By Tom Peri, Science Teacher
Mr. Peri shared this story as a call to worship for a faculty liturgy earlier in the school year. In celebration of Catholic Schools Week and Lent, which begins next Wednesday, we offer it to you today.
This year our theme and our challenge is to “Build a City of God.” I want to share an old story that you may have heard but maybe not till the very end that will give us an idea of how to accomplish our goal.
Once upon a time…
There was a monastery that had fallen into hard times – building in disrepair, vocations dwindling, enthusiasm waning, church attendance evaporating. The Abbot, let’s call him Brother Thomas, was beside himself trying to think of ways to turn things around, so one day he decided to go to town and talk to his old friend the Rabbi about what to do. The Rabbi greeted him warmly and after Brother Thomas described the situation the Rabbi smiled a peculiar smile.
He said to Thomas, “I am surprised your monastery is in such a state because I know a great secret about it that I can tell you only if you promise that you will share it with the brothers and sisters only once and never speak of it again.” Thomas, in desperation readily agreed. The old Rabbi leaned in close to Thomas’s ear and in a voice barely above a whisper said, “At your monastery the Messiah lives among you.” Knowing the Rabbi to be a man of great spirituality Thomas was stunned into silence by his words.
Returning to the monastery, at evening prayer in the presence of all the brothers and sisters, Thomas told them he had great news to share and that he could only share this once and it was never to be spoken of again. Taking their vow of obedience most seriously they all agreed. Thomas then said with great conviction only this, “One of you is the Messiah,” and turned and left the chapel.
Of course, they were all flabbergasted by this news. Many doubted its veracity but all had just enough faith in Thomas to ask themselves who among them might it be??
The next day they went about the chores with their very best effort in case the Messiah really was with them. They cleaned as never before so that the Messiah would have a spotless home and chapel in which to pray. The fields were tended with exceptional care so that the Messiah would know they were good stewards. The cooks cooked meals fit for the Messiah. They were slow to anger and quick to forgive in case it was the Messiah they were speaking to. Their prayers took on a higher level of piety and gratitude for the nearness of the Messiah. These new behaviors soon became the norm and not long after the townspeople noticed the change. Attendance increased, vocations multiplied, and in a few years the monastery became a center for learning and spirituality – a destination for pilgrims the world over.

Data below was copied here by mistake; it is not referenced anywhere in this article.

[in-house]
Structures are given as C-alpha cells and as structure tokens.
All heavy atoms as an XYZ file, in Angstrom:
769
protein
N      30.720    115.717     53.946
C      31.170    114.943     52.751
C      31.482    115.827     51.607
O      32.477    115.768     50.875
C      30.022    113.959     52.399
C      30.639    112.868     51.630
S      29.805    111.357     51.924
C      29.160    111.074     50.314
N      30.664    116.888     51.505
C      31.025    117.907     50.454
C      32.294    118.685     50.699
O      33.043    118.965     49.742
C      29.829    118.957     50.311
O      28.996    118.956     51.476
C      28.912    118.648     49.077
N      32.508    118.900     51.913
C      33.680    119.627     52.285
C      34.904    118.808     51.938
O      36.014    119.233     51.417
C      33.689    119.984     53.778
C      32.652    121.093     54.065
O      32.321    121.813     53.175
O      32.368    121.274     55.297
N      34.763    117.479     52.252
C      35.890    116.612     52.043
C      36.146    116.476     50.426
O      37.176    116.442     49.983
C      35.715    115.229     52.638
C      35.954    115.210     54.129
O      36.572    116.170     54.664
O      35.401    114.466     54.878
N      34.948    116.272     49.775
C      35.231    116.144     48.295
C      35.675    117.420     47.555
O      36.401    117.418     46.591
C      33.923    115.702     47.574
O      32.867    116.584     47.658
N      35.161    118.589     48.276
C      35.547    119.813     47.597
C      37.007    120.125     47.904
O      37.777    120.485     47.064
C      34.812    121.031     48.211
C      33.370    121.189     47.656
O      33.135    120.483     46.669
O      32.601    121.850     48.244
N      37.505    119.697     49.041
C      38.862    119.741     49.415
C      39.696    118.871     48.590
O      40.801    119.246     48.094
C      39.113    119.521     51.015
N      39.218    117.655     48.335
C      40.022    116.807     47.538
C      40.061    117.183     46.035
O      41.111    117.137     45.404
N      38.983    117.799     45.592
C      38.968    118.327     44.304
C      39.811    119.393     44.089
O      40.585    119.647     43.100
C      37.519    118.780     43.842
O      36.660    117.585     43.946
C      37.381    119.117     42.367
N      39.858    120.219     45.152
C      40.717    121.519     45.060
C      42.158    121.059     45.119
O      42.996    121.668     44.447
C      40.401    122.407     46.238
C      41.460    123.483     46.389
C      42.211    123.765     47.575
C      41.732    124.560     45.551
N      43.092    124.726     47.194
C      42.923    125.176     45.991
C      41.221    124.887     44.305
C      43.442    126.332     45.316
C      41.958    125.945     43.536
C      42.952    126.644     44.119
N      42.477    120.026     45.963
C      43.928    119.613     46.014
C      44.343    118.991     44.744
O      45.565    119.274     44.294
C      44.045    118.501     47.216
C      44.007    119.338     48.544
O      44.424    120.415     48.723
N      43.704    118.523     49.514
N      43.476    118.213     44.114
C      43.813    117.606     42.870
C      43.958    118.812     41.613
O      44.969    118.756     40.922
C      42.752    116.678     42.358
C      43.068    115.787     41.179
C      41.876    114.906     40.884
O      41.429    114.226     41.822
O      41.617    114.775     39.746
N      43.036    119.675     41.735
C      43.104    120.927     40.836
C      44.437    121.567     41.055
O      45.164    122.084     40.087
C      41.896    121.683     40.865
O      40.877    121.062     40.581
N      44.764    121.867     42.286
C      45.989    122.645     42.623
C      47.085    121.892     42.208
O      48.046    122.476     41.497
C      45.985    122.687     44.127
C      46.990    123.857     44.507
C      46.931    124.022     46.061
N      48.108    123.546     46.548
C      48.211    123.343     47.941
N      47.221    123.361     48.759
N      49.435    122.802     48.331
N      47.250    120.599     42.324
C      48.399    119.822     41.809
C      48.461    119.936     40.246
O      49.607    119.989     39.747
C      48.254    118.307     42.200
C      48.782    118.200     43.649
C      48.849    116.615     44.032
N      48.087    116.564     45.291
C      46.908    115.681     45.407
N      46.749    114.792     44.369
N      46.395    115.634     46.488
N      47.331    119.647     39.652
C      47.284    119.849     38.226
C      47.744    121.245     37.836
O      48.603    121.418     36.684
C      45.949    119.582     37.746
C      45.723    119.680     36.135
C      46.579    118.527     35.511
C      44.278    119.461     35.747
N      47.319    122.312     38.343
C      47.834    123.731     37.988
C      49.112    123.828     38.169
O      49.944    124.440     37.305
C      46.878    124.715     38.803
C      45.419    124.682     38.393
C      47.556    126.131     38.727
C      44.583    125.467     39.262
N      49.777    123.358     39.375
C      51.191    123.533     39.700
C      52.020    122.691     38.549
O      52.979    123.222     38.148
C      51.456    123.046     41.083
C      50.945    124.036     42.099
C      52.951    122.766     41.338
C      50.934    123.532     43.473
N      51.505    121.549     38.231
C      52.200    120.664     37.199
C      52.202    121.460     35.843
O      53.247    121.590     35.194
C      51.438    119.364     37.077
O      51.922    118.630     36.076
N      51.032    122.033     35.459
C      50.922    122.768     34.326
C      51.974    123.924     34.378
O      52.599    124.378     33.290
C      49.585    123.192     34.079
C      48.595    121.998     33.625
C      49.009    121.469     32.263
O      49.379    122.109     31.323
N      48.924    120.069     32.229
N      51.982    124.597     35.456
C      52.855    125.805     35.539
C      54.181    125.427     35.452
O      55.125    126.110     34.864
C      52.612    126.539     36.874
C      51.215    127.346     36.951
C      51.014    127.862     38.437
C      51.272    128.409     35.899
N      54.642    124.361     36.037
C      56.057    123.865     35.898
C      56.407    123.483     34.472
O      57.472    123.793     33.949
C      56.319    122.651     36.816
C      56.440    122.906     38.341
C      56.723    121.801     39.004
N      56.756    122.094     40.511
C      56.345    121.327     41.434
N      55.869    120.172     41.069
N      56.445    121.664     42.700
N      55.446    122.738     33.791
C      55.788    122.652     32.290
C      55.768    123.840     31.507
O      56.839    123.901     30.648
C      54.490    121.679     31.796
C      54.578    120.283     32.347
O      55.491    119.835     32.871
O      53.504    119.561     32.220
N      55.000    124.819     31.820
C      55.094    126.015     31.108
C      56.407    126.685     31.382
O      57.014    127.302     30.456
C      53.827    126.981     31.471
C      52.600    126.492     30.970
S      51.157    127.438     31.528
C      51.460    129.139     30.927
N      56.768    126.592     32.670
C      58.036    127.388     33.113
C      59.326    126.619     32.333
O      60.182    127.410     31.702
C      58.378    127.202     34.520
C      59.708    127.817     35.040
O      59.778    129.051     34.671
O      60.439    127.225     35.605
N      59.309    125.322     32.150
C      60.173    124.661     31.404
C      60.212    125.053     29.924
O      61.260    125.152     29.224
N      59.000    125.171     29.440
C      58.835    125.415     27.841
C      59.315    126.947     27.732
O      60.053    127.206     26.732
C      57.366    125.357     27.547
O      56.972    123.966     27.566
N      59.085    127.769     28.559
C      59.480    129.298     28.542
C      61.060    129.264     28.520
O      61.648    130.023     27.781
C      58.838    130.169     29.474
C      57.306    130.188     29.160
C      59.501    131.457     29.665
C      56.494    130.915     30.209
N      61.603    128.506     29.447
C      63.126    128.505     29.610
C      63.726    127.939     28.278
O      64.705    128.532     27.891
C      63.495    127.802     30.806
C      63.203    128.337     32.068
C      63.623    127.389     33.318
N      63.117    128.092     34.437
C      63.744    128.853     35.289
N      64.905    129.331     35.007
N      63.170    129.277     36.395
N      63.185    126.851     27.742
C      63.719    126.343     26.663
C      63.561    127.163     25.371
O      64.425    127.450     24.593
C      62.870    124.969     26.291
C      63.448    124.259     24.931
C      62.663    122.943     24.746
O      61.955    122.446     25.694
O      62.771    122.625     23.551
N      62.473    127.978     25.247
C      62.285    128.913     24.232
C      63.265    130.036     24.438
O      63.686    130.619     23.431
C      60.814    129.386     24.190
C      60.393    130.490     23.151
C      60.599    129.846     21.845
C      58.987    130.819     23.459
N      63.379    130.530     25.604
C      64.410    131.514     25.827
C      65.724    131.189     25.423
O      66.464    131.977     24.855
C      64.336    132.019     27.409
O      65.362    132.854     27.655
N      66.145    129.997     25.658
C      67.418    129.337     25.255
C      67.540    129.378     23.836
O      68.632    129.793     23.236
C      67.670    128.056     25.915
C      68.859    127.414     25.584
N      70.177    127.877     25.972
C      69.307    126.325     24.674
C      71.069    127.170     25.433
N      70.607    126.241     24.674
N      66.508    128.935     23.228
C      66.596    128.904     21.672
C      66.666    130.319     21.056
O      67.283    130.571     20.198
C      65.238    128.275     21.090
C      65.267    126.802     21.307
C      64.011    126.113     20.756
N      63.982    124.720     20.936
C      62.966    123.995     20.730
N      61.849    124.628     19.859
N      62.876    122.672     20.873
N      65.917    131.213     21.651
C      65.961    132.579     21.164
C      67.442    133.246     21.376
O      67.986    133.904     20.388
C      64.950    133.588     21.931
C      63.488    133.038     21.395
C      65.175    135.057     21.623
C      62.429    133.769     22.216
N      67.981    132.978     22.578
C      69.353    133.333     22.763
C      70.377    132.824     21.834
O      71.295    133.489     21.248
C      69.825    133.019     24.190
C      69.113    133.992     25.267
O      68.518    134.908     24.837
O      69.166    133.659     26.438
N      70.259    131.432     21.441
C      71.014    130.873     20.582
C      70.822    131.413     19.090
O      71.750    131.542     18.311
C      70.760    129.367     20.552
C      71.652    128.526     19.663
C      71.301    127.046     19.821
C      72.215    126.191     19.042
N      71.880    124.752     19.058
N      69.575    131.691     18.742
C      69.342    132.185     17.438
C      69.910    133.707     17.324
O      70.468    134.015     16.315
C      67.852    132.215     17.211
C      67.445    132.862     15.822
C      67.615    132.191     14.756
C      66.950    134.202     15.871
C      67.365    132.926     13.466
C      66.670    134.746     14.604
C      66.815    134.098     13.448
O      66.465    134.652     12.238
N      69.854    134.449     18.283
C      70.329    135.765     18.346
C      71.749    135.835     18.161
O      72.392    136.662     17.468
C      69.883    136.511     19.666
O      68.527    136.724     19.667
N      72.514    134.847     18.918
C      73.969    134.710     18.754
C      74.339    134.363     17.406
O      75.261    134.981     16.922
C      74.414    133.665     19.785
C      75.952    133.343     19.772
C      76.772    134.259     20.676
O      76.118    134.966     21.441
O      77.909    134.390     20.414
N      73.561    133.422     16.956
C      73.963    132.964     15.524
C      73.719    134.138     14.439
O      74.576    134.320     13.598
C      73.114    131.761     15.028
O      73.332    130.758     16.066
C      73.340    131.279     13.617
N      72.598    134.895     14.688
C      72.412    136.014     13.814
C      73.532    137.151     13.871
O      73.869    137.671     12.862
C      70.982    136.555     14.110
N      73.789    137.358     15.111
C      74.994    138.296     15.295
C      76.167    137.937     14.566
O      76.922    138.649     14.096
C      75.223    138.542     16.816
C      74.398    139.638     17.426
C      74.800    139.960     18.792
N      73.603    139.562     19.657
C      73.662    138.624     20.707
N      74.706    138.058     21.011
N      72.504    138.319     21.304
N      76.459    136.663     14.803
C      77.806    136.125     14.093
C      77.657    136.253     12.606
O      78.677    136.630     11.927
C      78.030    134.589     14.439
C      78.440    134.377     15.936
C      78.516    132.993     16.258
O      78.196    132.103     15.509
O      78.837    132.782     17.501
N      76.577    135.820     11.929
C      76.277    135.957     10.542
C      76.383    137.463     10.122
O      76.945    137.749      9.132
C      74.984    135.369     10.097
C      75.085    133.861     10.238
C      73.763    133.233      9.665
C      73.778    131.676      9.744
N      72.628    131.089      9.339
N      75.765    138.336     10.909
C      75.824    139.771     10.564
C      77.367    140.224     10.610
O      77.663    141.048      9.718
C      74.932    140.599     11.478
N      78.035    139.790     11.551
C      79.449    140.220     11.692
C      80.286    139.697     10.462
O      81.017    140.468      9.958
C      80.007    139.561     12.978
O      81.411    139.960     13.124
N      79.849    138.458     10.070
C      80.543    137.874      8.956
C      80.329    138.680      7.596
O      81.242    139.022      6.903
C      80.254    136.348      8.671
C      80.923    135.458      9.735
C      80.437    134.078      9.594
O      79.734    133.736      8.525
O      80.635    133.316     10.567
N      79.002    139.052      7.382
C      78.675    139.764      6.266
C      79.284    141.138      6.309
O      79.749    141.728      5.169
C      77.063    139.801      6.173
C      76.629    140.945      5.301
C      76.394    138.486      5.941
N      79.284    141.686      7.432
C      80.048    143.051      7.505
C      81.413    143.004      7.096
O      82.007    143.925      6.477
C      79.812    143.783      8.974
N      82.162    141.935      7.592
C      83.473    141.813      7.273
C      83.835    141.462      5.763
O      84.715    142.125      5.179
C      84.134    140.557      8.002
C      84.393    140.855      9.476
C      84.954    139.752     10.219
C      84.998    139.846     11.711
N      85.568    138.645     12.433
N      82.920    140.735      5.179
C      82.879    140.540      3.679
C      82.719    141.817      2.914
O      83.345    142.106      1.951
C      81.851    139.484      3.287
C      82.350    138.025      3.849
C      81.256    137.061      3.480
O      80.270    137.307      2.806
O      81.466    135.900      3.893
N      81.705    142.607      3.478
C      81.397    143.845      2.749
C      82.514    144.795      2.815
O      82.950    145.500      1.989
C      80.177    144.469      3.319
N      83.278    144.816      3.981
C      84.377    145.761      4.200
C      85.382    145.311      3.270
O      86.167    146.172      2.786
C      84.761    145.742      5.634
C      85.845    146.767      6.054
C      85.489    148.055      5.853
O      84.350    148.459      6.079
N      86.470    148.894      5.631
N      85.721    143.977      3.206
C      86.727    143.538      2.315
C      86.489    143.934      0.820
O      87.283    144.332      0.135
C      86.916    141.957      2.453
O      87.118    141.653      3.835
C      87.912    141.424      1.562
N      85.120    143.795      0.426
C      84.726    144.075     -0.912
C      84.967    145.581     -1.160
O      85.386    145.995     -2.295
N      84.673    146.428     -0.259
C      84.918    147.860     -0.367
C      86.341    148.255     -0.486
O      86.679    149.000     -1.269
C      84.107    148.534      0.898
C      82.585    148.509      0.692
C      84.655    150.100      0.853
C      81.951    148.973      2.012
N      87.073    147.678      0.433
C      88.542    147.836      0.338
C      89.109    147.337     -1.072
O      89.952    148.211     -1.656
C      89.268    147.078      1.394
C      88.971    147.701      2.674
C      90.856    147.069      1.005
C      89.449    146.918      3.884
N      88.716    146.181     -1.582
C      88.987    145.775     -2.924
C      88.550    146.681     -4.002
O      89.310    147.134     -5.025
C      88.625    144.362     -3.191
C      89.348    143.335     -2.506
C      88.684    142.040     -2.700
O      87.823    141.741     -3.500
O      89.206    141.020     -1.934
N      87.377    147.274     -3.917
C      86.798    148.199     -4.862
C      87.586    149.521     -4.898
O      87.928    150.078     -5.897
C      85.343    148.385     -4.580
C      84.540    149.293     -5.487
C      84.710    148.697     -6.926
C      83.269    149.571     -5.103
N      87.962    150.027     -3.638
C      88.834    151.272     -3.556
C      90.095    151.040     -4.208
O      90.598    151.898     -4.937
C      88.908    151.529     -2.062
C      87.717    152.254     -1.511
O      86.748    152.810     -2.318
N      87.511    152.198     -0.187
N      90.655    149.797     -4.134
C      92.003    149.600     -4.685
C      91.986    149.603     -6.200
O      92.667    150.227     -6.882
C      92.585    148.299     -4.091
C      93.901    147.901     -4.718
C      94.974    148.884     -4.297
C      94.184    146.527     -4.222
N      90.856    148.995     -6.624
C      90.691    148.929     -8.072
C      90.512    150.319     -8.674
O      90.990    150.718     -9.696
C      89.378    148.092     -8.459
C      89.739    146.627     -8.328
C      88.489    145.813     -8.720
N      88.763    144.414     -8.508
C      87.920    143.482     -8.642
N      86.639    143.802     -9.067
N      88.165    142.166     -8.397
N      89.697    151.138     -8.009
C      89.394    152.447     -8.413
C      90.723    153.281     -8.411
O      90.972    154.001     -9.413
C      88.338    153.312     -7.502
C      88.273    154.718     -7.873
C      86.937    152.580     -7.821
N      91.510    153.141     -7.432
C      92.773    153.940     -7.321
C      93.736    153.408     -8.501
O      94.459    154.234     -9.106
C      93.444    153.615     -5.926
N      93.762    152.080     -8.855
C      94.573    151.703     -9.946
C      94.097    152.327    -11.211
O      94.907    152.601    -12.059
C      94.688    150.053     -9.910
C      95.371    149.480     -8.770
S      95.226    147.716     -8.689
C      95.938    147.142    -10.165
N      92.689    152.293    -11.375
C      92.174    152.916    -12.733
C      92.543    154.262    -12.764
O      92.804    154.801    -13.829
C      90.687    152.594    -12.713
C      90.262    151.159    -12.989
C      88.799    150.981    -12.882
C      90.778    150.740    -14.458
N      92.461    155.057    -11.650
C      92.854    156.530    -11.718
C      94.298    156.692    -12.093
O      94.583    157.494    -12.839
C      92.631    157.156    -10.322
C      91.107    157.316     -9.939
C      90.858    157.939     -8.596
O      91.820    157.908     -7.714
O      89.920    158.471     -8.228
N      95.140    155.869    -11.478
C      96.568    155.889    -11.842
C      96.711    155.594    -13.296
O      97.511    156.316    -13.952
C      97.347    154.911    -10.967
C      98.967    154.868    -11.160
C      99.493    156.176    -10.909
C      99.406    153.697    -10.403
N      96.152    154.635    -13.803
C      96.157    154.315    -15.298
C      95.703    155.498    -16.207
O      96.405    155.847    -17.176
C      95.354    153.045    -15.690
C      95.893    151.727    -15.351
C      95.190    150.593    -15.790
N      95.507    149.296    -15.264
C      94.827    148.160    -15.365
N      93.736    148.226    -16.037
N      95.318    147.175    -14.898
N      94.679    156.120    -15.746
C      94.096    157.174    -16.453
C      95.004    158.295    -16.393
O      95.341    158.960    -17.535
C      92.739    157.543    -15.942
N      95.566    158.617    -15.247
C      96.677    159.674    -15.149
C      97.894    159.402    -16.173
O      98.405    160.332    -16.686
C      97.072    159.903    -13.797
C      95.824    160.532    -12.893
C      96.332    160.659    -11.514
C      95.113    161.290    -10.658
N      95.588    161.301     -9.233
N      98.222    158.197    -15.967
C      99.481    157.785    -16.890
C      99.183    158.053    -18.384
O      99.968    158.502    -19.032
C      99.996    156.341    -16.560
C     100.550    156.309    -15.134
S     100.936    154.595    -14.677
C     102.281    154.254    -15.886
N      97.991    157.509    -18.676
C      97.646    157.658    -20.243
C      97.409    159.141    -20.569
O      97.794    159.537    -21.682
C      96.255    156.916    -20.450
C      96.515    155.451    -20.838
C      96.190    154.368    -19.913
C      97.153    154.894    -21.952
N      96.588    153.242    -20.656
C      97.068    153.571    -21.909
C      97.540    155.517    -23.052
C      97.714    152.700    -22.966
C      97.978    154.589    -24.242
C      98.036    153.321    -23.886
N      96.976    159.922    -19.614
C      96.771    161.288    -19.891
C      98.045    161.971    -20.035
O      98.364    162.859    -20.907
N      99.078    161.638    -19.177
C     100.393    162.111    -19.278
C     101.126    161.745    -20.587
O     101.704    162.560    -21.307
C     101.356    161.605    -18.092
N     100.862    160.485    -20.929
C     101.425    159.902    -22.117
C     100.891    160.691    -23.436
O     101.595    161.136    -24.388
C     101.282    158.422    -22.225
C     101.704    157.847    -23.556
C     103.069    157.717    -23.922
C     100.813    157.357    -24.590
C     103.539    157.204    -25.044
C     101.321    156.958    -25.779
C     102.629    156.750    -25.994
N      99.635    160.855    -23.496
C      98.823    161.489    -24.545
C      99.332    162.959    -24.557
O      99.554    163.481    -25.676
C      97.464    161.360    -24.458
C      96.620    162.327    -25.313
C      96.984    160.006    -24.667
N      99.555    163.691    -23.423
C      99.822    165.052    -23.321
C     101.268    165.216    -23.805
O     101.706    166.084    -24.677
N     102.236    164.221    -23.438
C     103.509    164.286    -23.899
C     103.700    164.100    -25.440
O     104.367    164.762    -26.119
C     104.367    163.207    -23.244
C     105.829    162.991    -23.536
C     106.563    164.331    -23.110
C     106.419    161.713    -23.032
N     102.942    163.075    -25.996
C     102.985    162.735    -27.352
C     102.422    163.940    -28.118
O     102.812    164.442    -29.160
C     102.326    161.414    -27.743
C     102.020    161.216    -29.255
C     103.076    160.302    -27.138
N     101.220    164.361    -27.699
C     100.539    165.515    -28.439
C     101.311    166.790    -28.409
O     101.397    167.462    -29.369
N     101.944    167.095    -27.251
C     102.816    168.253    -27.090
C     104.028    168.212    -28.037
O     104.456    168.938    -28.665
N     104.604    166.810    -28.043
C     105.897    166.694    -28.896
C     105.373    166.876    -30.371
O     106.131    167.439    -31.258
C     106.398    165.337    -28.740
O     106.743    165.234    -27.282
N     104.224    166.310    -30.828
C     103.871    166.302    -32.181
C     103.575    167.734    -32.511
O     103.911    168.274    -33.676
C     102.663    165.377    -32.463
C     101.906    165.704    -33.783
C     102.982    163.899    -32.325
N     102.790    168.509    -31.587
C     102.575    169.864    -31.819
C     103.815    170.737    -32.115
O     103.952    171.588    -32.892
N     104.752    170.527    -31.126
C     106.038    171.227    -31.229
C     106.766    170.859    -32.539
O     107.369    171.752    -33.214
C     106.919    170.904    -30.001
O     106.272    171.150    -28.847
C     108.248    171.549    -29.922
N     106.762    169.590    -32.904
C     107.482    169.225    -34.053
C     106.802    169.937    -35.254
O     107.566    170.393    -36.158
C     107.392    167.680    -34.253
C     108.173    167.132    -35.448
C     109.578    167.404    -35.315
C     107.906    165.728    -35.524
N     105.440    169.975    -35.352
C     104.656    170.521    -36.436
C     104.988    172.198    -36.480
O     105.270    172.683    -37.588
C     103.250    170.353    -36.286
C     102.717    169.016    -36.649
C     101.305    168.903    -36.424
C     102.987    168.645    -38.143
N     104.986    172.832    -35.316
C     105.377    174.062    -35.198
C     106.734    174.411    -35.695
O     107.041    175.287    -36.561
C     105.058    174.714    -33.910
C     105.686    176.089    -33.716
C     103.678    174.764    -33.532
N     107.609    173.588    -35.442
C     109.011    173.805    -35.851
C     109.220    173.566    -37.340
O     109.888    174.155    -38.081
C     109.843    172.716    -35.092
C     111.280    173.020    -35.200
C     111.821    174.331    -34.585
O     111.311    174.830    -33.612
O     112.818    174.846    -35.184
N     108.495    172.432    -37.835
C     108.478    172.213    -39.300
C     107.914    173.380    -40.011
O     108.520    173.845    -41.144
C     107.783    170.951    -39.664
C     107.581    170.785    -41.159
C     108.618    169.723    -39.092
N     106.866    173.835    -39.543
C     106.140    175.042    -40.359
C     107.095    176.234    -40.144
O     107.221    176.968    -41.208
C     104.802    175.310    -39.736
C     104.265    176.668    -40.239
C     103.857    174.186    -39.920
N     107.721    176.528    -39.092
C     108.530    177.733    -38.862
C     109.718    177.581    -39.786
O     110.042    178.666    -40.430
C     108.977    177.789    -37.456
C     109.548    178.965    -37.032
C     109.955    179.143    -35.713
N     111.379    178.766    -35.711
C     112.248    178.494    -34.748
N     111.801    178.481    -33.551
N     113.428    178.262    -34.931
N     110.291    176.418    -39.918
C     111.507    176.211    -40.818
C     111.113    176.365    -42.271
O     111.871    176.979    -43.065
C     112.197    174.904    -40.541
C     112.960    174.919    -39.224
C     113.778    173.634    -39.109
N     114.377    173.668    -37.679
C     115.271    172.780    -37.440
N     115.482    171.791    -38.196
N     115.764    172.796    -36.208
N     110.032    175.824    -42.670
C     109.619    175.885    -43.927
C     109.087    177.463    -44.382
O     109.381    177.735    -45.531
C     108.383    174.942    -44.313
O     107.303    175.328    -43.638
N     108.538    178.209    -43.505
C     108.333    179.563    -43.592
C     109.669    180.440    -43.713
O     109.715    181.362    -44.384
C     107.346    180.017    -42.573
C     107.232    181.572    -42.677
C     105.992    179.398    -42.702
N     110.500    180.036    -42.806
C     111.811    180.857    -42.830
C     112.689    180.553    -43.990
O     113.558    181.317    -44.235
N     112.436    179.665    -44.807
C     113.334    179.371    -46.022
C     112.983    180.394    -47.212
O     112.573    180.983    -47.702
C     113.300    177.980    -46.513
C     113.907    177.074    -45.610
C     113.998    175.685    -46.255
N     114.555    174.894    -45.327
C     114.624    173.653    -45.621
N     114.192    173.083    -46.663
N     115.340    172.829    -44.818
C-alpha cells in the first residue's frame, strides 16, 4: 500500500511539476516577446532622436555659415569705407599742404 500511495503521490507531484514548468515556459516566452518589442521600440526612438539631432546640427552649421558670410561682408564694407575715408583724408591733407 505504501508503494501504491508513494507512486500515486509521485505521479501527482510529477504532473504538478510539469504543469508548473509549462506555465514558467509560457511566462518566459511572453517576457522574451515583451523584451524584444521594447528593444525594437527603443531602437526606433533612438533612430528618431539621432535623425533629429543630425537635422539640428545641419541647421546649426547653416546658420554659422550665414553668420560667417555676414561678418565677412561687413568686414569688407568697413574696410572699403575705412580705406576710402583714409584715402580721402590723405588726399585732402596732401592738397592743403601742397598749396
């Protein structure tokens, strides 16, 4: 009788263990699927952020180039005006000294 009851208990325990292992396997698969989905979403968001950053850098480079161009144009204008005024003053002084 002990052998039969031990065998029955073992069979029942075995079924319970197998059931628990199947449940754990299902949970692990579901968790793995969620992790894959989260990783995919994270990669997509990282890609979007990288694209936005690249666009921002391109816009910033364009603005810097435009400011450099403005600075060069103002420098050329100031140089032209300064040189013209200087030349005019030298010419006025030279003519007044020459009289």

Exactly 10 years later, Thomas could look upon a great, vigorous, vibrant monastery – it could even be described as a City of God. Ironically that same day, news reached him that his friend the Rabbi was dying. Immediately he went to see his friend and upon arriving one look told him his friend would never leave his bed alive again.
They greeted each other warmly and spoke for a long time. Finally, Thomas said to the Rabbi, “My dear friend, your trick worked. The monastery changed because of what you told me.” With that the Rabbi pulled Thomas close and said in a quiet voice, “That was no trick….you Thomas are the Messiah.” Before Thomas could object and tell him he knew for certain he was not, the Rabbi went on, “and so is everyone in the monastery. Each of you carries the Messiah in you. God lives in each of you. Your faces are truly the face of God for each other. The Monastery turned around only after each of you became open to the Messiah in all of you.”
Pretending to be the Messiah is not that same as believing it. Every war, every fight, every crime, every hurt, insult, grudge, failure to forgive is the result of not really believing in our heart that each of us is the Messiah – we all share equally in that divinity. So Building a City of God is easy if we can believe each of us is the Messiah.